State Employee Suing California for Religious Workplace Discrimination

In California, a government employee is suing the state over religious workplace discrimination.  In Red Bluff, a long-time worker with the Tehama Couty Department of Social Services claims supervisors have prohibited him from holding lunch-time prayer meetings and discussing his faith with interested co-workers.

The government is clearly violating the rights of the Christian employee says Brad Dacus of the Pacific Justice Institute.  Through the Equal Opportunities Commission, Dacus’s firms offered to mediate the situation.  However, Tehama Social Services refuses to overturn its policy.  Dacus says, “We have had no choice but to file a federal lawsuit against this employer, alleging a serious violation of the civil rights of this employee.”

The employee’s character is above reproach says Dacus.  He says, “This employee has a real great heart.  He loves his job.  He has no bitterness or bad feelings, but he just sees that it is important for him as a Christian to be a model and to keep open the doors of opportunity for the Gospel to flow through.”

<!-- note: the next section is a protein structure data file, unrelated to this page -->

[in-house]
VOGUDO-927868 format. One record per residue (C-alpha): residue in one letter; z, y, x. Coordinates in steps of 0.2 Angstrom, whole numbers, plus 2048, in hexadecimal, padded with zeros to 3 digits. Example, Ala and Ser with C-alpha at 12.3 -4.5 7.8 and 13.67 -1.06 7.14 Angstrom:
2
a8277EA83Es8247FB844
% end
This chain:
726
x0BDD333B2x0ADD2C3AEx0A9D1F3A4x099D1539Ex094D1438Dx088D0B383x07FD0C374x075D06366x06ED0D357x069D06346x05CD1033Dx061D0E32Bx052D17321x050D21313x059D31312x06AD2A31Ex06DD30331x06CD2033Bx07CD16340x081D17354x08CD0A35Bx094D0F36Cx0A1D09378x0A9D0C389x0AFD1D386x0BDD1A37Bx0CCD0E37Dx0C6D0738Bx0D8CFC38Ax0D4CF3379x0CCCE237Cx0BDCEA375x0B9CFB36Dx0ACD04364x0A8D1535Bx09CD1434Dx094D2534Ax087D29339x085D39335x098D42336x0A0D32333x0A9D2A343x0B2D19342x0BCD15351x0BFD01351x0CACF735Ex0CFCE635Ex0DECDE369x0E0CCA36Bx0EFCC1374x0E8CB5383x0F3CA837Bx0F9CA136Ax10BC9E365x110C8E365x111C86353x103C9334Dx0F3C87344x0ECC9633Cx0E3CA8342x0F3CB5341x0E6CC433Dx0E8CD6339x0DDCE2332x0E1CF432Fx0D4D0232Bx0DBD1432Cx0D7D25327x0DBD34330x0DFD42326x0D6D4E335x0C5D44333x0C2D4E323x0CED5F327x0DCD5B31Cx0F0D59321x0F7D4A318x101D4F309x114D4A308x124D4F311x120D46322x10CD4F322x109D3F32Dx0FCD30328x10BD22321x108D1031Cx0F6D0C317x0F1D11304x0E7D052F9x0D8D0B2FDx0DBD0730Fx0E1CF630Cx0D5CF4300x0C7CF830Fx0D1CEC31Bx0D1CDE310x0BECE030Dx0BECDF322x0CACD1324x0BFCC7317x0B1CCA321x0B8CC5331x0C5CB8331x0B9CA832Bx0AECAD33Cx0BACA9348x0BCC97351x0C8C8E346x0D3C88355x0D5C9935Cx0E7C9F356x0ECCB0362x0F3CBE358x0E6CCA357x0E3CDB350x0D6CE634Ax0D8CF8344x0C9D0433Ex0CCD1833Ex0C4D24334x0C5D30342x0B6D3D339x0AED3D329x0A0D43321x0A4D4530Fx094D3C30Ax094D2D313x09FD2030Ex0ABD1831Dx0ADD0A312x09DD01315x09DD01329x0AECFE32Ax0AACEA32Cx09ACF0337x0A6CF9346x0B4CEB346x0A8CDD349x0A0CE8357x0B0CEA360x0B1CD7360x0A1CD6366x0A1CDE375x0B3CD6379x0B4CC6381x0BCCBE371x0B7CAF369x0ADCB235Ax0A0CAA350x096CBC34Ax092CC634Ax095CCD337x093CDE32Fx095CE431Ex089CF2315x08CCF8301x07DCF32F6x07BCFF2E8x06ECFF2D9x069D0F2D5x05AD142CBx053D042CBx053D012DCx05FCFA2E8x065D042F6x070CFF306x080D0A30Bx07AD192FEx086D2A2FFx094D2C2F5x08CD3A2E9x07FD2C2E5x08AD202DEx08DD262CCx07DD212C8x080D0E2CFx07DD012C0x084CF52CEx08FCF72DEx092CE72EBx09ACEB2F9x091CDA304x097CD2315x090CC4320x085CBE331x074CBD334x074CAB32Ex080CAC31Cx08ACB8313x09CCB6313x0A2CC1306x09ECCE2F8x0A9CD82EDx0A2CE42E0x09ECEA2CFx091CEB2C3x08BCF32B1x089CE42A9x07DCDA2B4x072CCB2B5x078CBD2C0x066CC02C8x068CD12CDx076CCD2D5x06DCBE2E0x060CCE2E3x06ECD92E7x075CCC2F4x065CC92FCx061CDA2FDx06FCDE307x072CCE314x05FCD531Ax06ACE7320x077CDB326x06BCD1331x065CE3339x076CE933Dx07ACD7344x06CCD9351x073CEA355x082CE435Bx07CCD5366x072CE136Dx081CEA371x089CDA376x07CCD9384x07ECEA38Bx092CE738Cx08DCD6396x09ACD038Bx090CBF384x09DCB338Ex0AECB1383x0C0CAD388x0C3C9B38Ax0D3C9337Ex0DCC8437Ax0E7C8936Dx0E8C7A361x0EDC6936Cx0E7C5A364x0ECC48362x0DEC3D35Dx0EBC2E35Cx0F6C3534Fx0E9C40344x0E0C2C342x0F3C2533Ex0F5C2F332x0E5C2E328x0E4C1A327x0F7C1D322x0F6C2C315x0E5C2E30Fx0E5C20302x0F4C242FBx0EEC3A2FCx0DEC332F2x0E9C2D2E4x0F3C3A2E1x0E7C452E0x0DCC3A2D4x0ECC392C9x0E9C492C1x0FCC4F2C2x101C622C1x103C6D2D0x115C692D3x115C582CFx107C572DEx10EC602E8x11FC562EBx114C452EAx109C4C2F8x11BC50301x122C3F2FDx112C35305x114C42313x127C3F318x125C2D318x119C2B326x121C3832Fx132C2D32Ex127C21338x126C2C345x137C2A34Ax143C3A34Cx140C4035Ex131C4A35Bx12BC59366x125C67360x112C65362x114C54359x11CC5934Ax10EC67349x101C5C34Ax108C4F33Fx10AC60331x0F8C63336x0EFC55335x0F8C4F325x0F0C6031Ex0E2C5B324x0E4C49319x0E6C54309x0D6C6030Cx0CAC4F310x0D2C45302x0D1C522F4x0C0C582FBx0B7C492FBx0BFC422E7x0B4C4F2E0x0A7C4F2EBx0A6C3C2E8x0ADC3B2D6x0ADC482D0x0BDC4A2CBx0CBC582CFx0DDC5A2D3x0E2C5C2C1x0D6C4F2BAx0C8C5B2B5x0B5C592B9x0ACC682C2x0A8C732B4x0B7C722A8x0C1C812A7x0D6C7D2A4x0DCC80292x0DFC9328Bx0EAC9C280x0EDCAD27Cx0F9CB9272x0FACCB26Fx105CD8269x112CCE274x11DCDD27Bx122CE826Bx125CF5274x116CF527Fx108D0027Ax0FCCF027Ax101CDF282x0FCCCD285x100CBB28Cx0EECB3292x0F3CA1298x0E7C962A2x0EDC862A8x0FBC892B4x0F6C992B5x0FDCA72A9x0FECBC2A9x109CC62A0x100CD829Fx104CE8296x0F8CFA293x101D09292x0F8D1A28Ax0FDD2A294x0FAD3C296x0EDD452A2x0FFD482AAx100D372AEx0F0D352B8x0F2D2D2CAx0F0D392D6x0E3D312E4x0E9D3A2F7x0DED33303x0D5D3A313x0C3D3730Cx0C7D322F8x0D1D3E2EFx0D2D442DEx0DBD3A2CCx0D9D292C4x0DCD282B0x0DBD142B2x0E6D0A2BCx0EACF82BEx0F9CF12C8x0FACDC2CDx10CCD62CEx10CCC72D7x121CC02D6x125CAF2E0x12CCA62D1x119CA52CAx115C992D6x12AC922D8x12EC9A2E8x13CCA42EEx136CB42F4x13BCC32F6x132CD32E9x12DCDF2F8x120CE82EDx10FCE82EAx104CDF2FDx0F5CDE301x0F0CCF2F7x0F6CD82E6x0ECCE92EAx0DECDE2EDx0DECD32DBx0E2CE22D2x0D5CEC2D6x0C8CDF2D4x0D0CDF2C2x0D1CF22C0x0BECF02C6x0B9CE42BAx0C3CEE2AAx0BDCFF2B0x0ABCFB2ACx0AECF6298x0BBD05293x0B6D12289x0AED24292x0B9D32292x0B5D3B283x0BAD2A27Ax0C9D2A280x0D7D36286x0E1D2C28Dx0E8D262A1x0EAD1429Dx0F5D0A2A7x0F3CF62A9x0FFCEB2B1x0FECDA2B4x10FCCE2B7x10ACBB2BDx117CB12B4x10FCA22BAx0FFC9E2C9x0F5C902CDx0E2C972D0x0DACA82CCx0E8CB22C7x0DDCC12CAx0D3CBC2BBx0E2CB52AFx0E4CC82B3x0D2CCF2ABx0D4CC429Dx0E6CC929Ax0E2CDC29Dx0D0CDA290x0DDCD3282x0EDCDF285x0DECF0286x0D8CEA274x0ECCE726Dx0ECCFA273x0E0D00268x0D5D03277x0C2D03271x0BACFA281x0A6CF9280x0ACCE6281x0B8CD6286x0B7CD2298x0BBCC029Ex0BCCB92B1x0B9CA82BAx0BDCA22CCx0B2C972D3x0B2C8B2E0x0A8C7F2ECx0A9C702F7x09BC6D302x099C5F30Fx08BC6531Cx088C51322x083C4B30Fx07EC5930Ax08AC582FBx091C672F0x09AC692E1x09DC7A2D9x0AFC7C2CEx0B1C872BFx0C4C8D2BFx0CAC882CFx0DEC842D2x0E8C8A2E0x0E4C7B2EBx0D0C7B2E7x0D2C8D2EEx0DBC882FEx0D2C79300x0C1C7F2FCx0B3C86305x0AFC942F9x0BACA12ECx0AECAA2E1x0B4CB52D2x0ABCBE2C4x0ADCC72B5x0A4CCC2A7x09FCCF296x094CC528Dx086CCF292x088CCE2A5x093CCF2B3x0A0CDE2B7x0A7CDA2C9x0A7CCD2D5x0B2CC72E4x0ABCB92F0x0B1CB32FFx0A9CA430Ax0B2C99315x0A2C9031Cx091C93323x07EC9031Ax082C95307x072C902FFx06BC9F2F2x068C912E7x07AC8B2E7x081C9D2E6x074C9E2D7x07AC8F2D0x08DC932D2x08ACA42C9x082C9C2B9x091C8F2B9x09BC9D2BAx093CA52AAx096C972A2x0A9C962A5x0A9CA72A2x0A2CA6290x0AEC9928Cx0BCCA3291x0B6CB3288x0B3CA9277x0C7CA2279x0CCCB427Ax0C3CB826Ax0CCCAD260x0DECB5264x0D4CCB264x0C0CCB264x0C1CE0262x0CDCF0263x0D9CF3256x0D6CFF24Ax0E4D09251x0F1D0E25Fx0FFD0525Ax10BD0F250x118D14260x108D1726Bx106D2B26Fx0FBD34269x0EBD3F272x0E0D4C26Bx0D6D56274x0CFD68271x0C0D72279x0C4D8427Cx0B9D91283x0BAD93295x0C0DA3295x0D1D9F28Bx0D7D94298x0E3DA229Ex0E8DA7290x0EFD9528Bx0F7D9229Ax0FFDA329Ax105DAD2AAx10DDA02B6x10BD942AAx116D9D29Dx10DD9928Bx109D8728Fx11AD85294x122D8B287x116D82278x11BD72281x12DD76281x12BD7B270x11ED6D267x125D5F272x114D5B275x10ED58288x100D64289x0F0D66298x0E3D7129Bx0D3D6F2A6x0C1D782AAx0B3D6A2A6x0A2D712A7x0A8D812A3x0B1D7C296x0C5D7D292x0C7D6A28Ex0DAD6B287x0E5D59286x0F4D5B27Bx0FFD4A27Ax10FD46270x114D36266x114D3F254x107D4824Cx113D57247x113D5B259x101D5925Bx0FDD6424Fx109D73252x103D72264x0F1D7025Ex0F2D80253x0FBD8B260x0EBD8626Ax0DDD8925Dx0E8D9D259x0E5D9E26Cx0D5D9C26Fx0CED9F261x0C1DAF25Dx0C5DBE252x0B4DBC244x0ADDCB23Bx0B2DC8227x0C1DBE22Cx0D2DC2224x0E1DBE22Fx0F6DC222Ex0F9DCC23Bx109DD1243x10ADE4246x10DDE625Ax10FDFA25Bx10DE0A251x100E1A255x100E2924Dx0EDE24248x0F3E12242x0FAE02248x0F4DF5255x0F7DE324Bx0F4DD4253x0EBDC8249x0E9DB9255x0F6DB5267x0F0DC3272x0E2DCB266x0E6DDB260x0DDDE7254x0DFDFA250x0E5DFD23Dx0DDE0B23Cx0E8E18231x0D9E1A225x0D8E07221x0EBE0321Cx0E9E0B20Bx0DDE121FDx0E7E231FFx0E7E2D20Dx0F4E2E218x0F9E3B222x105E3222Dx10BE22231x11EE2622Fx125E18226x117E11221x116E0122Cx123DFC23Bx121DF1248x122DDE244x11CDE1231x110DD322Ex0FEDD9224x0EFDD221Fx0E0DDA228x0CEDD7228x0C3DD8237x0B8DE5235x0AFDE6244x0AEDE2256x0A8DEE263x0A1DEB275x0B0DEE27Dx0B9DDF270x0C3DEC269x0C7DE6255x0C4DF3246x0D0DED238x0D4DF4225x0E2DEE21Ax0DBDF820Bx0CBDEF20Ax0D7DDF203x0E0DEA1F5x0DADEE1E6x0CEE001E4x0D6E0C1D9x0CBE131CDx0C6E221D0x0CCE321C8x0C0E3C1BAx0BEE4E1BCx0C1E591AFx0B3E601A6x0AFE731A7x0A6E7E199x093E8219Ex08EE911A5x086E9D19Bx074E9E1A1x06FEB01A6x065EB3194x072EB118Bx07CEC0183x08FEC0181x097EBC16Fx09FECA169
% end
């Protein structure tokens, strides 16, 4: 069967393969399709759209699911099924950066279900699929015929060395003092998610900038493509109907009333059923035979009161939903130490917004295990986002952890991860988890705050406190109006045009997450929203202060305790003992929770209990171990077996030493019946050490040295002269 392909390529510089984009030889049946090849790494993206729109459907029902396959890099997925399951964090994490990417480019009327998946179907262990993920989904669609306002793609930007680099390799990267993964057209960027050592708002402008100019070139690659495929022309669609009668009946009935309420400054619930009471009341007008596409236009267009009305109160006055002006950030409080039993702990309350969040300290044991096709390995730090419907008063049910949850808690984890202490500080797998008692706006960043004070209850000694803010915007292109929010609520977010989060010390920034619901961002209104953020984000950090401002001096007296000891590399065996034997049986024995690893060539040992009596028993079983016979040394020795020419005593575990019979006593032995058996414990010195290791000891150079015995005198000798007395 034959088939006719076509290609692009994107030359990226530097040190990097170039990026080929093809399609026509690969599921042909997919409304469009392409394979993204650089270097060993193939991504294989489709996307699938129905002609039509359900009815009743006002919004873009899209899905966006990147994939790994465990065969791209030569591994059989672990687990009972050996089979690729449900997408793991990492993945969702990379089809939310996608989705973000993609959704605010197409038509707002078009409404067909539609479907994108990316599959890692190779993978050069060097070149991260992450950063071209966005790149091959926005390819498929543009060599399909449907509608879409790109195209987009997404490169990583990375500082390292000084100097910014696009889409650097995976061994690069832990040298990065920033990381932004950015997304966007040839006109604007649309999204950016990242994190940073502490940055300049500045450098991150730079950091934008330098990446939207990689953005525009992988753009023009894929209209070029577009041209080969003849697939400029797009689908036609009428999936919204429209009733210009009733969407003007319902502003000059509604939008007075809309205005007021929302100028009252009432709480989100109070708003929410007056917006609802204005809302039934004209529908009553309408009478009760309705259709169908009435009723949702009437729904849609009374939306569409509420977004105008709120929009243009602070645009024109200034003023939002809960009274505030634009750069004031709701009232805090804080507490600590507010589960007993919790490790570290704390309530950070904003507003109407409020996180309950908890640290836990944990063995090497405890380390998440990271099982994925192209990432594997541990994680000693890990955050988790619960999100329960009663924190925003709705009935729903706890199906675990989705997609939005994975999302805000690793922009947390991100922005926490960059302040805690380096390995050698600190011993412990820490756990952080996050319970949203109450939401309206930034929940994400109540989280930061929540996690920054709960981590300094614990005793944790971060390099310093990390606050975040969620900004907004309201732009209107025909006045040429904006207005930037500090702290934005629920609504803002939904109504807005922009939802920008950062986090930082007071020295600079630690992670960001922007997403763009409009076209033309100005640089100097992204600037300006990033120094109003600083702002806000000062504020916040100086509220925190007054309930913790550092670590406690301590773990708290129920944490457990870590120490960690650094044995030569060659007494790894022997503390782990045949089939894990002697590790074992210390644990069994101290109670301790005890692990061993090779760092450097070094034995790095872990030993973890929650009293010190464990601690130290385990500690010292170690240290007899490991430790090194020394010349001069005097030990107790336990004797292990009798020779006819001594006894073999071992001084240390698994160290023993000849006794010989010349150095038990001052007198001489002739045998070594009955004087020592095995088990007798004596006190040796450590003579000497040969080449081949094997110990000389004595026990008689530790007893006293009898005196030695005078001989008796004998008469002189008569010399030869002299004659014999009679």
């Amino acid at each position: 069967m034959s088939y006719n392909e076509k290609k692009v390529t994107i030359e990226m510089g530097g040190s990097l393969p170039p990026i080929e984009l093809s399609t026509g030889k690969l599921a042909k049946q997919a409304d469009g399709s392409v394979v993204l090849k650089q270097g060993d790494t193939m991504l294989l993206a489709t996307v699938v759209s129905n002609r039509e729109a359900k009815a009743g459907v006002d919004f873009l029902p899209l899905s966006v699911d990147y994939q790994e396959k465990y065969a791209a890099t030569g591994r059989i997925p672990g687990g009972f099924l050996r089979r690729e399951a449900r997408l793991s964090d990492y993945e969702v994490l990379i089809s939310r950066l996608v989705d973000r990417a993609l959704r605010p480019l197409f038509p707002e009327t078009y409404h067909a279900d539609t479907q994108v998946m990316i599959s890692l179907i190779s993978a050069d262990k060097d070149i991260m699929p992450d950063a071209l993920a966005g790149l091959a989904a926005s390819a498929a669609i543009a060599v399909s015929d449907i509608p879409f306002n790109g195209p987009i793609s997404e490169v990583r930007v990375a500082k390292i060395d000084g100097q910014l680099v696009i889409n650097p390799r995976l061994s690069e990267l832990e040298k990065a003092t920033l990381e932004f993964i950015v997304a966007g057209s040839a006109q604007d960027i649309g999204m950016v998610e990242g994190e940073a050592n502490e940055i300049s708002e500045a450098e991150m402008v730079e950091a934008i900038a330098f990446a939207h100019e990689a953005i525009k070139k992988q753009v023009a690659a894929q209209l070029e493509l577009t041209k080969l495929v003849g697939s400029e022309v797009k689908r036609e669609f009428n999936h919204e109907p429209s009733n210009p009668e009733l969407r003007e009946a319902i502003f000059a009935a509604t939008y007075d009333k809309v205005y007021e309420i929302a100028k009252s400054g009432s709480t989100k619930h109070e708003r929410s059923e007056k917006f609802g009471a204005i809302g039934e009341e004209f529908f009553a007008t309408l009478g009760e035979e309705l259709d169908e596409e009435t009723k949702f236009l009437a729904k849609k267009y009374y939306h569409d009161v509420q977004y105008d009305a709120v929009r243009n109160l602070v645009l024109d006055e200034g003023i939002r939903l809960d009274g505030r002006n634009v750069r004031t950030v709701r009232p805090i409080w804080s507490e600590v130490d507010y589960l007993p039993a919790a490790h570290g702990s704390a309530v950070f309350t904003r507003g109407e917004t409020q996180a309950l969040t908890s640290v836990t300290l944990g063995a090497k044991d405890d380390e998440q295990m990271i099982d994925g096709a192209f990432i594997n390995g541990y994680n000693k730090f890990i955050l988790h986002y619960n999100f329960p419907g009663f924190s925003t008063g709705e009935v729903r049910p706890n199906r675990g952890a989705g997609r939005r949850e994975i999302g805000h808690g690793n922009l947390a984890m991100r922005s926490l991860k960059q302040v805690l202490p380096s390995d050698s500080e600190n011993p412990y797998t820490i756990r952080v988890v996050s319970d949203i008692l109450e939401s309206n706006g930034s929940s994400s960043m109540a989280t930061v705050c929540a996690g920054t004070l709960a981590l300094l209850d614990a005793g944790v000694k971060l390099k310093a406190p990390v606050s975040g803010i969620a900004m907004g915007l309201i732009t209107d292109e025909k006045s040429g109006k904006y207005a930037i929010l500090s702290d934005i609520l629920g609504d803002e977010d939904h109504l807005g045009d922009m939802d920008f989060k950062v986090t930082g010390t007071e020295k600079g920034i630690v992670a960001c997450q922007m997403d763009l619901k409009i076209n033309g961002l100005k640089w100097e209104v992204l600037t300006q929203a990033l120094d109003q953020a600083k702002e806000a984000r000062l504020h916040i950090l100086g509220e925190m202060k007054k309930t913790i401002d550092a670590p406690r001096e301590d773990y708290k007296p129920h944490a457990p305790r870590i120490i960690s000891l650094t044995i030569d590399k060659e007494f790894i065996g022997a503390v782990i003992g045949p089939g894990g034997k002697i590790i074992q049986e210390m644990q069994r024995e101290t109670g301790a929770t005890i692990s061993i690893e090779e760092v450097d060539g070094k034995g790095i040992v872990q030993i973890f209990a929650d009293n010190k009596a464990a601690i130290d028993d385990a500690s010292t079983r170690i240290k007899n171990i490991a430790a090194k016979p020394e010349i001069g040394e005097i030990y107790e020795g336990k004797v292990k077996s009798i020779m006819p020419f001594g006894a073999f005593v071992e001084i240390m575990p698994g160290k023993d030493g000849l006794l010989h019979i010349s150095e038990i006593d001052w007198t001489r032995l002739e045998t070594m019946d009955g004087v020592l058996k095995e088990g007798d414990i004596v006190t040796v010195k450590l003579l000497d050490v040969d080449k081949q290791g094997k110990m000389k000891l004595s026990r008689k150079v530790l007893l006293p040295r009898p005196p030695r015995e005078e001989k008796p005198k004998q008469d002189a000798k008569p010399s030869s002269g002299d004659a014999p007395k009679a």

On numerous occasions, other employees have been allowed to hold non-work related meetings and events in the workplace points out Dacus.  The same accommodations must be made for employees who wish to meet and pray together when the county allows such things as birthday parties, baby showers and card games to take place.  But it amounts to religious discrimination otherwise.

(Allie Martin and Jody Brown, “Another Christian Employee Banned from Sharing Faith on Job,” AgapePress, May 16, 2002)

 

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